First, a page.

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Film Night

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  • Film Night

    Every Tuesday, well almost every Tuesday, my mate and I watch a film. Film Night has become a bit of an institution actually, so much so that we've started a blog to document our viewing this year. Maybe some Britmovie Forumeers would enjoy it? A lot (but not all) of the films are British.


  • #2
    Tonight, on our traditional Tuesday Film Night, Chris Corner and I will be mainly watching Saturday Night and Sunday Morning.

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    • #3
      Yes, I would enjoy your posts, the type of films you both like are my cuppa also.

      SNSM is probably my favourite of the 'angry young men/kitchen sink' genre, it has both ingredients.

      I saw 'Dilemma' last year, for a B movie it's a very gripping one, the nosy neighbour makes me laugh, her 'cat ear' glasses add to her character no end !

      I watched 'Room at the top' yesterday, hadn't seen it for quite some time, another great film.

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      • #4
        Thanks very much Mark. I meant to record Room at the Top on the Sky box from Talking Pictures TV ( best thing to happen for British film fans for a long time) but failed to do so. It'll be on again though and this time I'll be poised.

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        • #5
          Originally posted by taphonomy View Post
          Thanks very much Mark. I meant to record Room at the Top on the Sky box from Talking Pictures TV ( best thing to happen for British film fans for a long time) but failed to do so. It'll be on again though and this time I'll be poised.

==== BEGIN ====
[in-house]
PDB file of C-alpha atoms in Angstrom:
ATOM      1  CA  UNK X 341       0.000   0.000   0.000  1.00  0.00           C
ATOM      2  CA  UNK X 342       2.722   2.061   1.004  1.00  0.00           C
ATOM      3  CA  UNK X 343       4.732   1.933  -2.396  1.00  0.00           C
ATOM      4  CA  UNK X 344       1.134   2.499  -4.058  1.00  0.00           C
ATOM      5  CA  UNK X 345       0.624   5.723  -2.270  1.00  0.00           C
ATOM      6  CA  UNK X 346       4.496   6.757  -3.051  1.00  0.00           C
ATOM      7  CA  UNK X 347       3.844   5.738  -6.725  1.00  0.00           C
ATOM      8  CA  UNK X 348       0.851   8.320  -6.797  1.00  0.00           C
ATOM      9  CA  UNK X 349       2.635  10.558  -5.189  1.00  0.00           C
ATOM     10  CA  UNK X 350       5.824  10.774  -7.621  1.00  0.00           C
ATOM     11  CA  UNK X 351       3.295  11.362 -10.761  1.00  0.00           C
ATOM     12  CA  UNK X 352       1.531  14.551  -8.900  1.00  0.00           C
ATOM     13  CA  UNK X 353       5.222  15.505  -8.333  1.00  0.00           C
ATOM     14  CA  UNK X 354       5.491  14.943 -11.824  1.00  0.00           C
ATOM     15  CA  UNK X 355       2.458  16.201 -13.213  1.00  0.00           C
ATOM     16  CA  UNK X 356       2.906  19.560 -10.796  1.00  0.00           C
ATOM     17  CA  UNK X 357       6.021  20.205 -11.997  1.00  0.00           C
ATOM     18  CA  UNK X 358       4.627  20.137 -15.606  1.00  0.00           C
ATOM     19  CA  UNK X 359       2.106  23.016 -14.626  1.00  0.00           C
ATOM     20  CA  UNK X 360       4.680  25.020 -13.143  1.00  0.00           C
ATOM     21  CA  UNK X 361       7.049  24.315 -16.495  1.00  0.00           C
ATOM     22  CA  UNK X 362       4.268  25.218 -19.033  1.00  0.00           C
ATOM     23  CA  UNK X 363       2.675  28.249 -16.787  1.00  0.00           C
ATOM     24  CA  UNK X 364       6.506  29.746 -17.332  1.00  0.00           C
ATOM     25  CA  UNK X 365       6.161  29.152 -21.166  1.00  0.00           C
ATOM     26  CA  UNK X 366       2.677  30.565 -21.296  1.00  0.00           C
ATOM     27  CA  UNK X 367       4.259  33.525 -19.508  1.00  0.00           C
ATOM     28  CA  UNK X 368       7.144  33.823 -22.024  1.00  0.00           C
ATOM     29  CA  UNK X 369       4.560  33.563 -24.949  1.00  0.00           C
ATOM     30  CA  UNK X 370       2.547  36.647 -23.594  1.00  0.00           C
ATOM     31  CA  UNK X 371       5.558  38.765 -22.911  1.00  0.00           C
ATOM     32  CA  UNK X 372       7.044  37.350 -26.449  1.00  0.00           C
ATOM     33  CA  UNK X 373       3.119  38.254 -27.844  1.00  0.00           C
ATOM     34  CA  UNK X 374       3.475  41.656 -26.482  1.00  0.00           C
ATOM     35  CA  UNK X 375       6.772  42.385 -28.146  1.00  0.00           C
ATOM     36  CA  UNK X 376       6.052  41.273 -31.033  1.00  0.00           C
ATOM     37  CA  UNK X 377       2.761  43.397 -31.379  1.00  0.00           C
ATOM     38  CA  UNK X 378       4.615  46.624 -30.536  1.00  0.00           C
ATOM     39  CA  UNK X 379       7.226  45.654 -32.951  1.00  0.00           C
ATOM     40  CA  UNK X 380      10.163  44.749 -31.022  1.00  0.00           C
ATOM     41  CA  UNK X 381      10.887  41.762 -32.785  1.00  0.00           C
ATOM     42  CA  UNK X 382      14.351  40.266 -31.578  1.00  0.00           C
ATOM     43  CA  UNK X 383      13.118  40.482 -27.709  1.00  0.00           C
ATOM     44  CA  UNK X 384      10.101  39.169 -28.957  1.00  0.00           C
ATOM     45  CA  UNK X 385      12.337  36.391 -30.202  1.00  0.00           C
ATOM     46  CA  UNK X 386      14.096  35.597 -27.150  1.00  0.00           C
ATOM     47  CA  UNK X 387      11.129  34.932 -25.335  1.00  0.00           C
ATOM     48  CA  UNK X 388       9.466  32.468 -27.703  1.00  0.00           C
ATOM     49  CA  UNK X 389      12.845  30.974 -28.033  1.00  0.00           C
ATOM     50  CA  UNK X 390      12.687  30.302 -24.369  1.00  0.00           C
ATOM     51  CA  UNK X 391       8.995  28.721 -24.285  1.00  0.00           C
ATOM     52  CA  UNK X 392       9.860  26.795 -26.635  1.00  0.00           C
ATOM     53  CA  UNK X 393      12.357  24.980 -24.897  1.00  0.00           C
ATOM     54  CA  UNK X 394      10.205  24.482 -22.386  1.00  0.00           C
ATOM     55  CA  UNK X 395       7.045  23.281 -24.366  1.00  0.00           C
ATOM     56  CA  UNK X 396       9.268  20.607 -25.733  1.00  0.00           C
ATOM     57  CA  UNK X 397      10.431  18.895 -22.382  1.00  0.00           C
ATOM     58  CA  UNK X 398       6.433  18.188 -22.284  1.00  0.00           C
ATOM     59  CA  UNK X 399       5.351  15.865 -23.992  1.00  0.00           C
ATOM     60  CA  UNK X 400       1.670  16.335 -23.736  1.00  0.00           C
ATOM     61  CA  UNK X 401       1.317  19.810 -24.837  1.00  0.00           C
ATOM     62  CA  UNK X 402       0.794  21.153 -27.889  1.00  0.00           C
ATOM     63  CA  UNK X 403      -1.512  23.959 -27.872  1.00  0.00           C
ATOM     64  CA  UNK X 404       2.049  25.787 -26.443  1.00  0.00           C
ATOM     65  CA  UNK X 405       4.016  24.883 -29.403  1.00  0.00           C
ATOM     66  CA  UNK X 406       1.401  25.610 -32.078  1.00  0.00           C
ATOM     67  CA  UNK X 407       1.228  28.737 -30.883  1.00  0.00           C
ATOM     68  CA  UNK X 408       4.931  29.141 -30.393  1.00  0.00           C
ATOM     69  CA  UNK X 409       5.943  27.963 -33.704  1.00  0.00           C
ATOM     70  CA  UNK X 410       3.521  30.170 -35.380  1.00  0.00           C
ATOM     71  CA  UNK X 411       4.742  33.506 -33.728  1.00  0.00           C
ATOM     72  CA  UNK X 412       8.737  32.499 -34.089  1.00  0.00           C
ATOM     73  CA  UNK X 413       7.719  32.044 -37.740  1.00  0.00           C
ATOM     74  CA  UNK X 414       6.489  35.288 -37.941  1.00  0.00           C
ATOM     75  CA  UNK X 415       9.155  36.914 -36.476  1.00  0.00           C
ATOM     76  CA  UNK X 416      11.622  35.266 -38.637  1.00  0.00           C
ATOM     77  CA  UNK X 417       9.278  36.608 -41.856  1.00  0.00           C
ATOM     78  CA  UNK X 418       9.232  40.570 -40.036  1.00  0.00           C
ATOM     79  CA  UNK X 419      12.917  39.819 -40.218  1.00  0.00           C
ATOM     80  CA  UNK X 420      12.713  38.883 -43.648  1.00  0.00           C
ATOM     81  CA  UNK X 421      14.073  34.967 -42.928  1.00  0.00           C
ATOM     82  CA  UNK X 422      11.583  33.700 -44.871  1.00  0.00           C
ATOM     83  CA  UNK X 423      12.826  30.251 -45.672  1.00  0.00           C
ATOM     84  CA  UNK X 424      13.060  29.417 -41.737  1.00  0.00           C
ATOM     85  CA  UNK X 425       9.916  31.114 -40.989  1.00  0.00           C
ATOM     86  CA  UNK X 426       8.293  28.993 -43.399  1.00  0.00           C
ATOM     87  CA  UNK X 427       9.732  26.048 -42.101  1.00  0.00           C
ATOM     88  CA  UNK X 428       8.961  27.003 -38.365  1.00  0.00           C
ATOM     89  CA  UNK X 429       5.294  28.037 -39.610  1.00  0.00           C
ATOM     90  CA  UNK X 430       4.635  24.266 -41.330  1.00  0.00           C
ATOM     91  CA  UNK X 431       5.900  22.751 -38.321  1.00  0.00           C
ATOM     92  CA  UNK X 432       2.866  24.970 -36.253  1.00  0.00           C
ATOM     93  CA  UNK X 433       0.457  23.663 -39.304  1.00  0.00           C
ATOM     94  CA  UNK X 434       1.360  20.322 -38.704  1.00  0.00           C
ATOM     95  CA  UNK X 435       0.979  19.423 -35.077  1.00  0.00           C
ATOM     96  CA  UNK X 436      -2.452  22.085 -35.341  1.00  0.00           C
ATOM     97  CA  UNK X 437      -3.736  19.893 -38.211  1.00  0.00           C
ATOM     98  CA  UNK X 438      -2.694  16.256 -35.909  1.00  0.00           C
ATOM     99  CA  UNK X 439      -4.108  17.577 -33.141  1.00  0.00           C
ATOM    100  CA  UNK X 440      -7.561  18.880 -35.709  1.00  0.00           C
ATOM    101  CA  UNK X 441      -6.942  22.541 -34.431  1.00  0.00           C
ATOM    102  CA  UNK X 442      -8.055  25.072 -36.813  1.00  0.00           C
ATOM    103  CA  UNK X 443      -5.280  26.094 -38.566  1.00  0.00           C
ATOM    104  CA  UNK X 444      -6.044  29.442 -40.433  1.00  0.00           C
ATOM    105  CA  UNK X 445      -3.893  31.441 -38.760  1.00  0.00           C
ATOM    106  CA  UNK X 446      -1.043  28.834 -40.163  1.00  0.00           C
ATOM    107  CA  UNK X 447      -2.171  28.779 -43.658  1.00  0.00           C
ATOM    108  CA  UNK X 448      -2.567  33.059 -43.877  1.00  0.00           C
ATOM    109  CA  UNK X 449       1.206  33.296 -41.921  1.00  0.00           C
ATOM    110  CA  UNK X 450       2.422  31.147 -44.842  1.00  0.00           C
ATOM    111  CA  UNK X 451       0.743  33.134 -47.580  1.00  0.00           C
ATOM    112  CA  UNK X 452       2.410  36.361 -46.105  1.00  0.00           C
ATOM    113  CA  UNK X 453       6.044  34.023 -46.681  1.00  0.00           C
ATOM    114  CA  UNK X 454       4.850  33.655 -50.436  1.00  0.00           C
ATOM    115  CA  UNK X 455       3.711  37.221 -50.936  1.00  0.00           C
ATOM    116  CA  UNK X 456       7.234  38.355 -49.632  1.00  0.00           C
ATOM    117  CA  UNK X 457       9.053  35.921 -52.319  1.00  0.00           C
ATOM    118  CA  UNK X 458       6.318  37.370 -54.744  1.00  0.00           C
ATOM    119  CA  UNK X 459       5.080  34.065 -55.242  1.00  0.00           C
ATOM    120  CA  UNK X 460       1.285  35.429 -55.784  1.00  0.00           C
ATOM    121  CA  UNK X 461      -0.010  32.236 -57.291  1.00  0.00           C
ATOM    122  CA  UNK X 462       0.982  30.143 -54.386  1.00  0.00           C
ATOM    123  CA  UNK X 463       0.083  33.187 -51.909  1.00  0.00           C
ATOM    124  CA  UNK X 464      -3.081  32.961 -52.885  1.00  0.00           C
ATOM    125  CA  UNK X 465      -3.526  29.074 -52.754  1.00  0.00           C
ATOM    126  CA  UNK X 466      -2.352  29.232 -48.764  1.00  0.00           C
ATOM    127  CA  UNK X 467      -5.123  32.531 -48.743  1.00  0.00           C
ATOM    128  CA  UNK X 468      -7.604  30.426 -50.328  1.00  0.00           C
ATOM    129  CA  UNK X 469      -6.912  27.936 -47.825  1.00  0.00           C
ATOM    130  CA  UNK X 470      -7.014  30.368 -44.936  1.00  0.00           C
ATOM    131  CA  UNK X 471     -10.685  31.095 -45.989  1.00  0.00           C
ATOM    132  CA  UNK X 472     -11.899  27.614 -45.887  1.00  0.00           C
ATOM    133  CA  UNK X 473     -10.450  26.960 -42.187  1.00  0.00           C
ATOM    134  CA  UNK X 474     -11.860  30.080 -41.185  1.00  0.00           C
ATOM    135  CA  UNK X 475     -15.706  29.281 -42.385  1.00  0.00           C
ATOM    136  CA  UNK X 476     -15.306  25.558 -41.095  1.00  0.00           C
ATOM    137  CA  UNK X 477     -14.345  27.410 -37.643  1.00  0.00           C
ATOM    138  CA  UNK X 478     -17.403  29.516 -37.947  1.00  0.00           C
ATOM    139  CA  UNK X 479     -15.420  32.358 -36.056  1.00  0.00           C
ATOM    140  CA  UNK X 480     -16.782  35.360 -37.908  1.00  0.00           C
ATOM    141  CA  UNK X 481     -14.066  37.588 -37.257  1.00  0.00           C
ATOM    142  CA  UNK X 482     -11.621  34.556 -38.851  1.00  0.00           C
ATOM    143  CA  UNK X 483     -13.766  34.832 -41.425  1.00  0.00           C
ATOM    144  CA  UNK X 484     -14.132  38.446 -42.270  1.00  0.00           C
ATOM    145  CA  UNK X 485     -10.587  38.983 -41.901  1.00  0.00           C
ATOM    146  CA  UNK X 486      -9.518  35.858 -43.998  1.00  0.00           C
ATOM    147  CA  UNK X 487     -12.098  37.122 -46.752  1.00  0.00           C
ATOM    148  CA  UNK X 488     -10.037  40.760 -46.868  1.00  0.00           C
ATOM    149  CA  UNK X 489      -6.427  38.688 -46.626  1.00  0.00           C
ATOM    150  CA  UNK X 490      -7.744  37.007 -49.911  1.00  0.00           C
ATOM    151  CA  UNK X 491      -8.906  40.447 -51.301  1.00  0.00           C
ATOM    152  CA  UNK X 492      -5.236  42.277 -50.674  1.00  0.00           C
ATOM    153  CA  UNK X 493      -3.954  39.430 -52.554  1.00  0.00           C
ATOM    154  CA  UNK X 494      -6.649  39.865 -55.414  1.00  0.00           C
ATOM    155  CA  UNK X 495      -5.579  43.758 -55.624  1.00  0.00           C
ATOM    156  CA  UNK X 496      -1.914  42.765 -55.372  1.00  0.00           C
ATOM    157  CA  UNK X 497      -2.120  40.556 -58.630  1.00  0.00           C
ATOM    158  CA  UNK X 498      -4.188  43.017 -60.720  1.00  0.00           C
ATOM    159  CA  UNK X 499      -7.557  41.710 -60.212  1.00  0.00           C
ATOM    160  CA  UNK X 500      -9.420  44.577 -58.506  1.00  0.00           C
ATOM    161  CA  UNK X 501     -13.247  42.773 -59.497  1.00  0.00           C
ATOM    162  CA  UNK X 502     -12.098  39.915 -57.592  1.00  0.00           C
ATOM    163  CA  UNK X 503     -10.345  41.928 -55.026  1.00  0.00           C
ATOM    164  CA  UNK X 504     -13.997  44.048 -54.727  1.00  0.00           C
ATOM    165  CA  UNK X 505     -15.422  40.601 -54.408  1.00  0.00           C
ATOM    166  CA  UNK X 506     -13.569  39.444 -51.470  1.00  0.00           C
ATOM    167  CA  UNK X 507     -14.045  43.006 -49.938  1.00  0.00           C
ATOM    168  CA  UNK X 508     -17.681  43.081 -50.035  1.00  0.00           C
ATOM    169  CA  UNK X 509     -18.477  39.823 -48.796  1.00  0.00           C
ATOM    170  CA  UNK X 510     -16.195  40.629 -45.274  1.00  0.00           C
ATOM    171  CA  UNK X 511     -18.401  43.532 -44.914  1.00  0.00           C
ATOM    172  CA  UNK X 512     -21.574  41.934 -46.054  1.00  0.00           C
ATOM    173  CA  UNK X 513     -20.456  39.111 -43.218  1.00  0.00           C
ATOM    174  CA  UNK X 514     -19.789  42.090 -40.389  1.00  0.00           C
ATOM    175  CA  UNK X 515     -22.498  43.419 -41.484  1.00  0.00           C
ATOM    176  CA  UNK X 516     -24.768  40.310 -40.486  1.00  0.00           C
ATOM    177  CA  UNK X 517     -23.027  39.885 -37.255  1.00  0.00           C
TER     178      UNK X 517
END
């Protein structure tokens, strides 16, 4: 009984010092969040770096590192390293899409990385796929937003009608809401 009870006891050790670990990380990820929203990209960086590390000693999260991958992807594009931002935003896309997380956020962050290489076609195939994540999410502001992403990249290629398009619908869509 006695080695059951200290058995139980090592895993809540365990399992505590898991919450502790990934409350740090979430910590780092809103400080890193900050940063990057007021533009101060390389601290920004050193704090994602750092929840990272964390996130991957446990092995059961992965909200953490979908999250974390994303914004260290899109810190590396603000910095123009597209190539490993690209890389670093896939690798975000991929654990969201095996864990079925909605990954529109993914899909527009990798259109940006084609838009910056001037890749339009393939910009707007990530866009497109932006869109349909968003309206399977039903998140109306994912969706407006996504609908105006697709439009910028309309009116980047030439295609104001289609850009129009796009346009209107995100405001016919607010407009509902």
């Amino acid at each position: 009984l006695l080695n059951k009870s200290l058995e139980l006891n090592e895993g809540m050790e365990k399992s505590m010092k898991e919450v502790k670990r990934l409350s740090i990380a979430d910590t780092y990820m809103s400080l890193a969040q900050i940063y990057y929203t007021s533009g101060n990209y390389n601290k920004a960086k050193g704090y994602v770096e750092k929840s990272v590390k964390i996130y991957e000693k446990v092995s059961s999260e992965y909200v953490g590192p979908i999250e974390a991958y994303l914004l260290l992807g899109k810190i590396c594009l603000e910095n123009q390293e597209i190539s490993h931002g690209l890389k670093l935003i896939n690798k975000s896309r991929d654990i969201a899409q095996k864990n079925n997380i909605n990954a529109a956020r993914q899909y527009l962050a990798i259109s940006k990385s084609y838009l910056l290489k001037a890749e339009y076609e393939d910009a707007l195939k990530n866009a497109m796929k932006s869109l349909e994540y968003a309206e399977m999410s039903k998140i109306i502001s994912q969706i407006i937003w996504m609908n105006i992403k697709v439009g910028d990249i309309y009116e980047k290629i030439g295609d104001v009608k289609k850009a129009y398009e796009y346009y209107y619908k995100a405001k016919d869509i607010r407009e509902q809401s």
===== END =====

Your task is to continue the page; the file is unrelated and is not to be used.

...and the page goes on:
I'm sure it will.

          I've definitely not scene the sequel film 'Life at the Top', hoping that one will be shown TP sometime.

          Though Heather Sears doesn't play his wife Susan, Jean Simmons does.

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          • #6
            Two new Film Night posts: Saturday Night and Sunday Morning and Diddle Diddle Dumpling, an episode of Inside Number 9.
            14:03:17 Whatever people say I am, that's what I'm not. Looking smart in his shirt and tie, highly Brylcreemed and loudmouthed, Arthur Seaton (Albert Finney) is the archetypal Angry Young Man of the 60s. Railing against everything but accomplishing nothing, he's fuelled by beer and birds and a smouldering dread of being stuck in the…

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            • #7
              14:03:17 This was an Inside Number 9 episode that we watched as a supporting feature to Saturday Night and Sunday Morning. There was a lot to like here. The suburban setting for example, kid's pictures on fridges and meticulously polished floors. Professional people home from work living their domestic half-lives. Spacious rooms and perfectly placed furniture. Perfectly…

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              • #8
                In 2009 Hammer rose from the grave and showed us what life (and death) was like in the Irish town of WAKE WOOD...
                28:03:17 How appropriate that Hammer's first theatrical release for 30 years should be a story based around rebirth. A couple who lost their young daughter to a savage dog attack are granted her back for three days, but three days only. Enough time to say their goodbyes, then they must relinquish her back to the grave. Vet Patrick (Aidan Gillan)…

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                • #9
                  Hammer again, this time The Woman in Black.
                  04:04:17 A long time ago at a Film Night far, far away we watched the 1989 version of The Woman in Black. Compared to that, this 2012 Hammer production is a lavish affair. Eel Marsh House seems to grow organically from the ground, encased in roots and creepers and alive with supernatural promise. Whereas the earlier version made a…

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                  • #10